Six people were killed on Friday when a suicide bomber blew himself up at a mosque in Damboa, northeast Nigeria, the army said, in the latest violence to hit the restive region.
Nigerian Army spokesman Colonel Sani Usman said the attack happened at about 5:15 am (0415 GMT) in the town of Damboa, some 90 kilometres (56 miles) southwest of the Borno state capital, Maiduguri.
He blamed the attack on “two Boko Haram terrorists”.
“The first suicide bomber targeted Damboa Central Mosque but due to stringent security measures he could not gain entry. Obviously frustrated, he exploded and died near the central mosque,” he added.
“However, the second bomber veered off and gained entry into another smaller mosque and detonated the bomb, killing himself and six other worshippers and injuring one other person.
“The wounded have been evacuated to a hospital while efforts are on to clear the rubble. Troops and other security agencies have been mobilised to the area.”
The attack is the latest against a mosque in northeast Nigeria and the wider Lake Chad region, as part of a campaign of violence by the Islamist group against civilian “soft” targets.
On June 27, two would-be suicide bombers were killed in Maiduguri, as they tried to target an overnight Ramadan vigil at a mosque on the Damboa Road.
Three days later, at least 10 people were killed in the town of Djakana, in northern Cameroon near the Nigerian border, when a suicide bomber blew himself up.
On July 4, the Nigerian Army said it thwarted an attempted suicide bombing by three women against people displaced by Boko Haram in Monguno, northeast of Maiduguri.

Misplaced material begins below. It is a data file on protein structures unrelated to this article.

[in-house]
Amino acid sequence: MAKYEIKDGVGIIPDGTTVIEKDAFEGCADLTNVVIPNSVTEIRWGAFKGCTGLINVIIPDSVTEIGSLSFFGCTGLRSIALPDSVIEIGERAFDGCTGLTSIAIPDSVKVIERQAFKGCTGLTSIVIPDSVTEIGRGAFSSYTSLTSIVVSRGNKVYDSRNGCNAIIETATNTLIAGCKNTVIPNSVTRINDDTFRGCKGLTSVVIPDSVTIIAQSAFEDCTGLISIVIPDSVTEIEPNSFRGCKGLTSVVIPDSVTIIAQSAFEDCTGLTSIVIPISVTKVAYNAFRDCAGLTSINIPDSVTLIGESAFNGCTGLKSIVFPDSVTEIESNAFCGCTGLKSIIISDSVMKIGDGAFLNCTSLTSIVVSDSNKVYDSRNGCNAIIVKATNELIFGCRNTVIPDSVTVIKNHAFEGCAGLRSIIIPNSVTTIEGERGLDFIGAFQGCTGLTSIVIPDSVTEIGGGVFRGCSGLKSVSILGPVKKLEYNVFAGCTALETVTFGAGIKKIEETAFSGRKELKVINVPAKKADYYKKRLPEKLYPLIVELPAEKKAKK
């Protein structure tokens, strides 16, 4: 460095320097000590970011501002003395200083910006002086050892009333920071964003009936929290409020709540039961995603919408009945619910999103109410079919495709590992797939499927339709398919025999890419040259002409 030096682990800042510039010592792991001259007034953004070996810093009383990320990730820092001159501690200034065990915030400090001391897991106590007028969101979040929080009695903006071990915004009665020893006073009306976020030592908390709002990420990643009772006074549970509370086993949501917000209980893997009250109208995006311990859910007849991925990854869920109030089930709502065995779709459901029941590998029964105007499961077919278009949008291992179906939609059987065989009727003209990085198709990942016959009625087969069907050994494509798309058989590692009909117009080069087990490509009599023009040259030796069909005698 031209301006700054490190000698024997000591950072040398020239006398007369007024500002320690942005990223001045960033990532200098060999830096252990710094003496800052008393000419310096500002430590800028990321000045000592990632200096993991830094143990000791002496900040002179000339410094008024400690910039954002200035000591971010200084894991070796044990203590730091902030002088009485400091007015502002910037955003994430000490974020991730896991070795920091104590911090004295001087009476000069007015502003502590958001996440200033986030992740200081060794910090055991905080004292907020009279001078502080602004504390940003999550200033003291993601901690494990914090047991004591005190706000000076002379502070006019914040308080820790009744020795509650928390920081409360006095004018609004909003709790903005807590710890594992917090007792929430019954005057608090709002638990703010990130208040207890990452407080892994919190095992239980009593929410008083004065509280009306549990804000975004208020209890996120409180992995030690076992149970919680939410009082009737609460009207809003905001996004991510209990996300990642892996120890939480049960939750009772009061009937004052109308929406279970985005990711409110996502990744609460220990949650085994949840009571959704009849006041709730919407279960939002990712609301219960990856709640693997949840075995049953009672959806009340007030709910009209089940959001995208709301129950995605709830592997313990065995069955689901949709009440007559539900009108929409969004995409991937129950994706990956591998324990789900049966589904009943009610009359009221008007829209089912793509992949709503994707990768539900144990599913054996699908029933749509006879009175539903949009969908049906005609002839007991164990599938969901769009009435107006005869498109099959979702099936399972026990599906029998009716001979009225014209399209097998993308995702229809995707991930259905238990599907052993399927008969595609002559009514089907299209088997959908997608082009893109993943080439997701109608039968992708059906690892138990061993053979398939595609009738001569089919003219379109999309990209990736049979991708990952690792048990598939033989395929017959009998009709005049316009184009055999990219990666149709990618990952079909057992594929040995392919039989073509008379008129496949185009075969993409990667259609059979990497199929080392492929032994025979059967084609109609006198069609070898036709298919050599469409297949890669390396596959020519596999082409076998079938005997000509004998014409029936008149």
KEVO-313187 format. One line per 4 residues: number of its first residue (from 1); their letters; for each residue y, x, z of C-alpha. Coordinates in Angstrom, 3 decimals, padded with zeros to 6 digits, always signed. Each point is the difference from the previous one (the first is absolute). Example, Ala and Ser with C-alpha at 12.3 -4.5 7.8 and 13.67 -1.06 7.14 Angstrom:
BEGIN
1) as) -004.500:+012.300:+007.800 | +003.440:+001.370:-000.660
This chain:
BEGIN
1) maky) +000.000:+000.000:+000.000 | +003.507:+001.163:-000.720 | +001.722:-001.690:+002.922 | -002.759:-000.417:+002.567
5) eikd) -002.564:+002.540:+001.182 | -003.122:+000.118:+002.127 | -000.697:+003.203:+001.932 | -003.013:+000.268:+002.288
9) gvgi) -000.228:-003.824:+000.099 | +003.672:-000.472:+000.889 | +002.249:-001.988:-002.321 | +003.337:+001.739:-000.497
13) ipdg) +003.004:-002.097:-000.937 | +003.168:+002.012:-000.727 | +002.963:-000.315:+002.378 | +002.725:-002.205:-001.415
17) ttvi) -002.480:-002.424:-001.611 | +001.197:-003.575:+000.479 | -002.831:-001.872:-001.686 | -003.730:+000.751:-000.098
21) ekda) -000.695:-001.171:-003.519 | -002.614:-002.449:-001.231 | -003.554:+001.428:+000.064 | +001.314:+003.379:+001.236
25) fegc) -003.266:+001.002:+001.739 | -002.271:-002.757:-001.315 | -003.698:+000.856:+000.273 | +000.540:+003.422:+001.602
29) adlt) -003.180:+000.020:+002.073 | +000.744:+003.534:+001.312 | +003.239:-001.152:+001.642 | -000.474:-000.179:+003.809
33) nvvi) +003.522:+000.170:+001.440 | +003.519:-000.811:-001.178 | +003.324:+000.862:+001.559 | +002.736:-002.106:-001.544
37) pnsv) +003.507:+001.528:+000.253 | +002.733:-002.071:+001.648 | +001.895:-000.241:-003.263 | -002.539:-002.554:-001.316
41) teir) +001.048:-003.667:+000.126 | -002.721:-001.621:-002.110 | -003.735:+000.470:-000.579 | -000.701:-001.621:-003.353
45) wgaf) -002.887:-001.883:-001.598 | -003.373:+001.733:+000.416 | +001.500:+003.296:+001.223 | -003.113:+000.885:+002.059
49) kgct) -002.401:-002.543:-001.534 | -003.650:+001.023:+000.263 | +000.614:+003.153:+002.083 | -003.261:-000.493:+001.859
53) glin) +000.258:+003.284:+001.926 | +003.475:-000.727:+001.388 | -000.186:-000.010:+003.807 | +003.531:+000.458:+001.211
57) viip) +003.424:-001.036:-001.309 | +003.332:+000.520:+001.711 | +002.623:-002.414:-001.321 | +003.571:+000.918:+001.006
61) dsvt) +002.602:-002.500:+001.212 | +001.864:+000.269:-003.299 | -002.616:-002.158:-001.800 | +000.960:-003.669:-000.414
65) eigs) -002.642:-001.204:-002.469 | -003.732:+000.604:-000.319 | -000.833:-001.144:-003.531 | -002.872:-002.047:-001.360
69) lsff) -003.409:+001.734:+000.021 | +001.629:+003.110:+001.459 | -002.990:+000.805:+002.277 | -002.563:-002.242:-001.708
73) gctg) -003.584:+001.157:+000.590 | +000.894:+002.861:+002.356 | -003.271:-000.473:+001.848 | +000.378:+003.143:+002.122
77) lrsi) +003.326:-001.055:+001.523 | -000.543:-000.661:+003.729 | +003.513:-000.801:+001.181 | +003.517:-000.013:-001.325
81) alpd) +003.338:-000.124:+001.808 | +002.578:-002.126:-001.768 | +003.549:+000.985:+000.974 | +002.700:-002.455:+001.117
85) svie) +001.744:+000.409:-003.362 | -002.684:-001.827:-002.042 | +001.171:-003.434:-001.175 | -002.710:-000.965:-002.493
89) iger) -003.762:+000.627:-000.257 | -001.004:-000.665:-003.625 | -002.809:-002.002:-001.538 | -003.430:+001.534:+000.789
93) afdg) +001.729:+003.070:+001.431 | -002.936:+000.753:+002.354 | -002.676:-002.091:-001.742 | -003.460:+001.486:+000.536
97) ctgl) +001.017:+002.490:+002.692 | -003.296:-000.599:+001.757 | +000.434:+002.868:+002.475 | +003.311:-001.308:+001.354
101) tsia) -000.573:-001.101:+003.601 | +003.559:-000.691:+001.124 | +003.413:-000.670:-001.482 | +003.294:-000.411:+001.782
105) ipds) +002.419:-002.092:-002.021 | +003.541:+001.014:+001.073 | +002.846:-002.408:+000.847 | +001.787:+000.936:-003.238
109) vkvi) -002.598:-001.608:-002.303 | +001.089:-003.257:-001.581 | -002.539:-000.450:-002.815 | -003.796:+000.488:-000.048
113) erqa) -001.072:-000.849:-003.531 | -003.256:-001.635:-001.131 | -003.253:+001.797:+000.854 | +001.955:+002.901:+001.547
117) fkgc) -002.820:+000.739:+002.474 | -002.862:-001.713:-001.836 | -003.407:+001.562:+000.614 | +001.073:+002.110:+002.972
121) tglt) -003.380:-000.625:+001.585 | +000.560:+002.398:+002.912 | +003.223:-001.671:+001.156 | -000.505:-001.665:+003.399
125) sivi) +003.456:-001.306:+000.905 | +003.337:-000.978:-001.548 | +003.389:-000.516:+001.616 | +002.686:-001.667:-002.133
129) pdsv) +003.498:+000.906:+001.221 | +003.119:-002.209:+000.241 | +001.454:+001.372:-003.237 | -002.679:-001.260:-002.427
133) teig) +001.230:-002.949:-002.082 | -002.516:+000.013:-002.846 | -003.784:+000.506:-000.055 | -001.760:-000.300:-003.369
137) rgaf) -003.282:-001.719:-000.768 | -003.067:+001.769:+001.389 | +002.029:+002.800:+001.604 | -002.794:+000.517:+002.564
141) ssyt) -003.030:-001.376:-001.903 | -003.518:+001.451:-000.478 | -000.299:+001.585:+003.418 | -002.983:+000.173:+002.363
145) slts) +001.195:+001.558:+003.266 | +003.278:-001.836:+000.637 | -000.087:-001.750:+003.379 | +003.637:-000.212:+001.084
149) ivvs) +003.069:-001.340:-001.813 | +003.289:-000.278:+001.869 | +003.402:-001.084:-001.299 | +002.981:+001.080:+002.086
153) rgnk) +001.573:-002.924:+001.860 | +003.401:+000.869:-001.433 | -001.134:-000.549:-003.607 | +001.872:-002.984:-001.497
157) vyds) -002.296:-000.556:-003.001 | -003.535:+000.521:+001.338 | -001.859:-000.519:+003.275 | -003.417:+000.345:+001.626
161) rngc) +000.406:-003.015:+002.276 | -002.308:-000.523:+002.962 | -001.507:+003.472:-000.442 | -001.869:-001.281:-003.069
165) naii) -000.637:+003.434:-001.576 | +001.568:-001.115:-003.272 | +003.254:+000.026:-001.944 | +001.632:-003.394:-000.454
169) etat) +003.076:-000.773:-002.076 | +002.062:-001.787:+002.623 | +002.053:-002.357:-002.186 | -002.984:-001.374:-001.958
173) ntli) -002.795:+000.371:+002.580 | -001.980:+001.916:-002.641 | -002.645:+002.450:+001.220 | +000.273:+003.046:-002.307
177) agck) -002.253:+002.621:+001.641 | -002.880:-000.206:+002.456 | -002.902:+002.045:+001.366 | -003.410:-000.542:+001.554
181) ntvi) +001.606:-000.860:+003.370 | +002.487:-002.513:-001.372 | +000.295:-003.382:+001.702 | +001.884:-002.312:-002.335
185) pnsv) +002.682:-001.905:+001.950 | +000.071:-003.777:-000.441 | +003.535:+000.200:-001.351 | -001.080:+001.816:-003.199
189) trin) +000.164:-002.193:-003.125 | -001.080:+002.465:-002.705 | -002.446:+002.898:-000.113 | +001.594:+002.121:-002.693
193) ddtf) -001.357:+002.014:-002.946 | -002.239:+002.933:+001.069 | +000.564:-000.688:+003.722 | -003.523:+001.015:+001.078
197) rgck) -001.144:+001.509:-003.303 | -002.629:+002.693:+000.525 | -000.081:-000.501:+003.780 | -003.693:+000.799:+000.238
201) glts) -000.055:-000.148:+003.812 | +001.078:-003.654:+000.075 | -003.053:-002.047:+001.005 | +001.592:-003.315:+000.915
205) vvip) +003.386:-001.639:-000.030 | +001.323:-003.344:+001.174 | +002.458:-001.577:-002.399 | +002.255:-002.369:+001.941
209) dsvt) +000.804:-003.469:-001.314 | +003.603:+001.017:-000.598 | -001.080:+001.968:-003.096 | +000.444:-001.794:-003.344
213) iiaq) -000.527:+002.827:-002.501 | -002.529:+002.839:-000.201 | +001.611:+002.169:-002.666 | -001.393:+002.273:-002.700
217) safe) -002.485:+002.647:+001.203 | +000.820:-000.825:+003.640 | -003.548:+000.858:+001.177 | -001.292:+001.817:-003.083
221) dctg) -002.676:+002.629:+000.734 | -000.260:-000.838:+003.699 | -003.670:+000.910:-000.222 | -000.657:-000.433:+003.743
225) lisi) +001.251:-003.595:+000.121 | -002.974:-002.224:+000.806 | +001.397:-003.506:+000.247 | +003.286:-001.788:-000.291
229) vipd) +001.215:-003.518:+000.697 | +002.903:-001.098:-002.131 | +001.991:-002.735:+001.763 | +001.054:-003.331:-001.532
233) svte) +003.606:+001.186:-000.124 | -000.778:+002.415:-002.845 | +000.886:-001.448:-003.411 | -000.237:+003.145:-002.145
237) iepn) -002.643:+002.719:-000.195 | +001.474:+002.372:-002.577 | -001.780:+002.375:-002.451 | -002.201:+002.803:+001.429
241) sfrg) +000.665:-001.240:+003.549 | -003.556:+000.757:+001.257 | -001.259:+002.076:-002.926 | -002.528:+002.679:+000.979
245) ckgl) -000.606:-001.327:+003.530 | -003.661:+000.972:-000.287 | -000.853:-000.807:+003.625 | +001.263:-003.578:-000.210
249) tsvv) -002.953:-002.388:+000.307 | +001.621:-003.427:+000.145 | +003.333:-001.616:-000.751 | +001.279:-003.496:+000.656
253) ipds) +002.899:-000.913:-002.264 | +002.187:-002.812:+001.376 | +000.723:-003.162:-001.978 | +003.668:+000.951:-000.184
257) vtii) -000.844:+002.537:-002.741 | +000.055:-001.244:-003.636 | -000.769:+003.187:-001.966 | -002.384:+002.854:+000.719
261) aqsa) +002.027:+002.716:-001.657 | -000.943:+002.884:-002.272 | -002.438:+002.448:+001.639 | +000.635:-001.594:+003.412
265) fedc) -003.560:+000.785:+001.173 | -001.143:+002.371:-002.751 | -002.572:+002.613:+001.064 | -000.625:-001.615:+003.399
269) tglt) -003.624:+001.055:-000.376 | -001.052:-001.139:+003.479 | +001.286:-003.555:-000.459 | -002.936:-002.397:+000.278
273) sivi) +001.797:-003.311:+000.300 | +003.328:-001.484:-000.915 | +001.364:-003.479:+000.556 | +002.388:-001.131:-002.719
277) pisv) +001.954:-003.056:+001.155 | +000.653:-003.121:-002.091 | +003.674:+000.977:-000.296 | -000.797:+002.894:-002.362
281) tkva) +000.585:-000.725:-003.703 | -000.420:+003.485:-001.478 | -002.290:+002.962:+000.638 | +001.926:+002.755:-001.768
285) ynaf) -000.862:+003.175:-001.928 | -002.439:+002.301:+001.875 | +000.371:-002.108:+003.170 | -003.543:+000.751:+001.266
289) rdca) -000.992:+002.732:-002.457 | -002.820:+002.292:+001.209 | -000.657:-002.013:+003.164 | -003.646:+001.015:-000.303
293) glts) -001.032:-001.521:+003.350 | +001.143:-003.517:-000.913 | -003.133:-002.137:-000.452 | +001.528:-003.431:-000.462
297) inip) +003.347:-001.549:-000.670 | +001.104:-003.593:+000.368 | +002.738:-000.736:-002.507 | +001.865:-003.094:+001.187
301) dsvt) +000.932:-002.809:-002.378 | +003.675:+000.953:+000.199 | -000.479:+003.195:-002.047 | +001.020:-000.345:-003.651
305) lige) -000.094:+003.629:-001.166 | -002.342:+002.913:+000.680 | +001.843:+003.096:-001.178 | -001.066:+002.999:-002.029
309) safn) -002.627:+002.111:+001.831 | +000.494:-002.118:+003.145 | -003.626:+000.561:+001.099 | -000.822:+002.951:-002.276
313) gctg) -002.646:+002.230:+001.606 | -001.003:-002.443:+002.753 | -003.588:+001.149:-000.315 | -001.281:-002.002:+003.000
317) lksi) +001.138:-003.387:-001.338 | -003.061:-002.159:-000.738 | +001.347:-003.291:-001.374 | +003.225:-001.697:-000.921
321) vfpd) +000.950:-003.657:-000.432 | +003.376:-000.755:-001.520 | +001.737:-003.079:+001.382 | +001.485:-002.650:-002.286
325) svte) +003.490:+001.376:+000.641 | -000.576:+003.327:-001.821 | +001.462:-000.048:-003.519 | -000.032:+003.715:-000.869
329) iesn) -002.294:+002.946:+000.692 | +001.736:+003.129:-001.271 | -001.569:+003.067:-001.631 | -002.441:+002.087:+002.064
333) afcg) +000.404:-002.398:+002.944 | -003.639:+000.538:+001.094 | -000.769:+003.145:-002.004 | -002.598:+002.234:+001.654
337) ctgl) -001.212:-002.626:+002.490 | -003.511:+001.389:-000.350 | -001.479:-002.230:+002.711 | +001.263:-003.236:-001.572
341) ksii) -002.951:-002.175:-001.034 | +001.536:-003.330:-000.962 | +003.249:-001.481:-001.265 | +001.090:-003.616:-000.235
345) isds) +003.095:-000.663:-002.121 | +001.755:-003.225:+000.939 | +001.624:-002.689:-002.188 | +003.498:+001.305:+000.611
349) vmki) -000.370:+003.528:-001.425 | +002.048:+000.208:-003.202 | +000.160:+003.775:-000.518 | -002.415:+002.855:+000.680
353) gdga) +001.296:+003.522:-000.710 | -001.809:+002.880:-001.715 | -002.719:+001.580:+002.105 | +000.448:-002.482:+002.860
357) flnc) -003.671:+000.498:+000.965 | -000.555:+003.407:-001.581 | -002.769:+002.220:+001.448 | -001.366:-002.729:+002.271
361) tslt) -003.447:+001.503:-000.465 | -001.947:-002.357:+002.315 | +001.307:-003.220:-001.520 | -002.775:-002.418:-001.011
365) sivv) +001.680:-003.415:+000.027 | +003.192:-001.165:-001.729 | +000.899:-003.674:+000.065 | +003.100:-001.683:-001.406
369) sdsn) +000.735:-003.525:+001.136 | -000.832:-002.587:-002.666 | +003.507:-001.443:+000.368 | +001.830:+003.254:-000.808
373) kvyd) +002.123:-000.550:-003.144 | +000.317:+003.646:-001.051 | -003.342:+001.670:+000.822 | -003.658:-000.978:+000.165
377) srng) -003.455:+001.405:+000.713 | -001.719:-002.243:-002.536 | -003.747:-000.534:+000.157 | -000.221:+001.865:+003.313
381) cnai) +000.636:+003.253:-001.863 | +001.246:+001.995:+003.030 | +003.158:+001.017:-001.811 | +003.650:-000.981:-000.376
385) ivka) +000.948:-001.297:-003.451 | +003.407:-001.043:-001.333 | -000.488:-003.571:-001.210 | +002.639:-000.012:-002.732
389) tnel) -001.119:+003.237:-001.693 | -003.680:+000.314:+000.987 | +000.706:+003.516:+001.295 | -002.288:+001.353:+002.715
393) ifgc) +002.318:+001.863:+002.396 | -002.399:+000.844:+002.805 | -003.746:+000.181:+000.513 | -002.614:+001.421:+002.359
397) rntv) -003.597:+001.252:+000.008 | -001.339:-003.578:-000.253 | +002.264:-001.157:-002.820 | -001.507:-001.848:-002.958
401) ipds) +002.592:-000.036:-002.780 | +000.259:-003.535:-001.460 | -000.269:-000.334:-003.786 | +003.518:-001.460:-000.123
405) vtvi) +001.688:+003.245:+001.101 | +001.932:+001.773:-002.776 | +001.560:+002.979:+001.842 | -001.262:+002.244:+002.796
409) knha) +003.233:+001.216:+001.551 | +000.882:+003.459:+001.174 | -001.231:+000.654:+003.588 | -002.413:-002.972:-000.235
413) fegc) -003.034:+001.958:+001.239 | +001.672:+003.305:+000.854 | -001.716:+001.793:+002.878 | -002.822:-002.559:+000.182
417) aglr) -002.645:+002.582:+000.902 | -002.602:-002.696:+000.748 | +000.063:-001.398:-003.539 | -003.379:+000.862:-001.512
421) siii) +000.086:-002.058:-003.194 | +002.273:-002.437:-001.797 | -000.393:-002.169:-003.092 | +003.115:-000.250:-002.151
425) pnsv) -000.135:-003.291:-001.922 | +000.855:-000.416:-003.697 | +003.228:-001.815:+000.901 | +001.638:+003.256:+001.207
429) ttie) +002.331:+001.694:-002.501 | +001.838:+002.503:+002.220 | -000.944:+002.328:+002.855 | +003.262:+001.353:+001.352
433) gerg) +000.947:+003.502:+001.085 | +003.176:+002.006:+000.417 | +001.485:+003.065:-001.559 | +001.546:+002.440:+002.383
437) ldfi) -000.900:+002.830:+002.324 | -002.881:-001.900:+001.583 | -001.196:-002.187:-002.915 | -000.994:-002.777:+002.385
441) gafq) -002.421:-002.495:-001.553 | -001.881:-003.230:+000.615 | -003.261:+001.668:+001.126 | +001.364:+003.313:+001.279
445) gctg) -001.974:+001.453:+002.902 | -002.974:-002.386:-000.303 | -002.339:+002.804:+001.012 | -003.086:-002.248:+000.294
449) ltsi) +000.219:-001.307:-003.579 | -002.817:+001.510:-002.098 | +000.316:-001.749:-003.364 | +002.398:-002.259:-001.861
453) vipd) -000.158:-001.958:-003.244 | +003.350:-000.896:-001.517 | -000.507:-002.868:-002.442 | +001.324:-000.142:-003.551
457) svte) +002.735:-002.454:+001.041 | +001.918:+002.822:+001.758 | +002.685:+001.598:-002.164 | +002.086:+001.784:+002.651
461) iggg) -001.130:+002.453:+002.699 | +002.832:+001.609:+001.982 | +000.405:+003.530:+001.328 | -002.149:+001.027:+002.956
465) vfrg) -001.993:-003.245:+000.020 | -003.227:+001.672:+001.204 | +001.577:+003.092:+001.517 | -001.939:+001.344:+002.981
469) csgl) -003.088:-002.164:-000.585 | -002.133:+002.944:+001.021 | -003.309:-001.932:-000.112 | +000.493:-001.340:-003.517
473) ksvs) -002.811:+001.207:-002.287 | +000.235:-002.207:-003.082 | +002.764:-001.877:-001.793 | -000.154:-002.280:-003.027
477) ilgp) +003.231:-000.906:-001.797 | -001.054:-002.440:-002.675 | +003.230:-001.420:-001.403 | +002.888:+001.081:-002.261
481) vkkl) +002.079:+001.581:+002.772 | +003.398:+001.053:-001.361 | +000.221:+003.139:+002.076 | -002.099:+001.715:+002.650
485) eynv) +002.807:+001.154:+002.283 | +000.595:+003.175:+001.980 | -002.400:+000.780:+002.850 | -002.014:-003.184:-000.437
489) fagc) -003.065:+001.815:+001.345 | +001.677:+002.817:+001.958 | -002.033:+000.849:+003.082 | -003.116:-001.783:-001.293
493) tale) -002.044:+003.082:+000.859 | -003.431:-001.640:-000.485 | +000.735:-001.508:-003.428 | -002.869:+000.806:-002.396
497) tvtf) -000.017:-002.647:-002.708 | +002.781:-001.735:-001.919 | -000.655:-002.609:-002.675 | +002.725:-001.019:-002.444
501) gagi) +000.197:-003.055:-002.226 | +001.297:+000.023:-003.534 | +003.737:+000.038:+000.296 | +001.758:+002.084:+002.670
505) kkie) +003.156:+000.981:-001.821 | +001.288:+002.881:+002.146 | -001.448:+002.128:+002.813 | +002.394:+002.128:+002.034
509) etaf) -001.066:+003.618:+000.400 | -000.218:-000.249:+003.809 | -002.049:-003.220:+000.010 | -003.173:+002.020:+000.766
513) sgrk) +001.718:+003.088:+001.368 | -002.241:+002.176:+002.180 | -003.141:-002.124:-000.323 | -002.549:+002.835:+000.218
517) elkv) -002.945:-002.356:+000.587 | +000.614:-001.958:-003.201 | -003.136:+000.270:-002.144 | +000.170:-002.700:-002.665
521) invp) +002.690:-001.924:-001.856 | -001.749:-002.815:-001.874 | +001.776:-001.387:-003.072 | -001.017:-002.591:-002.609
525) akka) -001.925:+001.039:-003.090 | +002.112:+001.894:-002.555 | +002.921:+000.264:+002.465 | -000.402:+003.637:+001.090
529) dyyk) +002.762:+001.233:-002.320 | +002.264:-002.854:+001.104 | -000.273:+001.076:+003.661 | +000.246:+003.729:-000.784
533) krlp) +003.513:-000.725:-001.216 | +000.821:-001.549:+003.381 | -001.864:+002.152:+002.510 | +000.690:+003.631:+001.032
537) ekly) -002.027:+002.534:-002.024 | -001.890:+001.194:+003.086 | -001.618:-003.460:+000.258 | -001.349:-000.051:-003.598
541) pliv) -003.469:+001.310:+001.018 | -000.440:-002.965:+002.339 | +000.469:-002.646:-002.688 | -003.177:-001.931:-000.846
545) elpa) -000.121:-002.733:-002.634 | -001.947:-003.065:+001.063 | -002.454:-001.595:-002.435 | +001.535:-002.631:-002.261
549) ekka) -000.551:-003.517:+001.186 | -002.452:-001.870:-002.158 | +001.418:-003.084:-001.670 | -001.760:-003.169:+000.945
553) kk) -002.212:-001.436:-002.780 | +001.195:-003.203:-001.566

There has been a relative lull in attacks, as troops regain control of territory once held by Boko Haram, whose fighters have been pushed into remote rural areas towards Lake Chad.
Usman said suspected Boko Haram fighters also attacked the village of Gaskeri, near the sprawling internally displaced people’s camp at Dalori, outside Maiduguri, on Thursday night.
“They killed three civilian vigilantes and looted foodstuffs. Troops have been mobilised and they are on the suspected terrorists’ trail,” he added.
The seven-year insurgency has left at least 20,000 people dead in Nigeria and displaced more than 2.6 million people, heaping pressure on local authorities in Nigeria, Niger, Cameroon and Chad.
Aid agencies have warned that some 50,000 children under five are facing severe acute malnutrition in Borno alone this year because of food shortages caused by the conflict.
UN assistant secretary-general and regional humanitarian coordinator Toby Lanzer said in a statement that “time is running out for the poorest and most rural of people” in the northeast.
“A failure to act now will result in deeper and broader suffering, unlike anything seen to date in Nigeria’s northeast and a steeper bill for all concerned to alleviate suffering and stabilise the situation,” he added.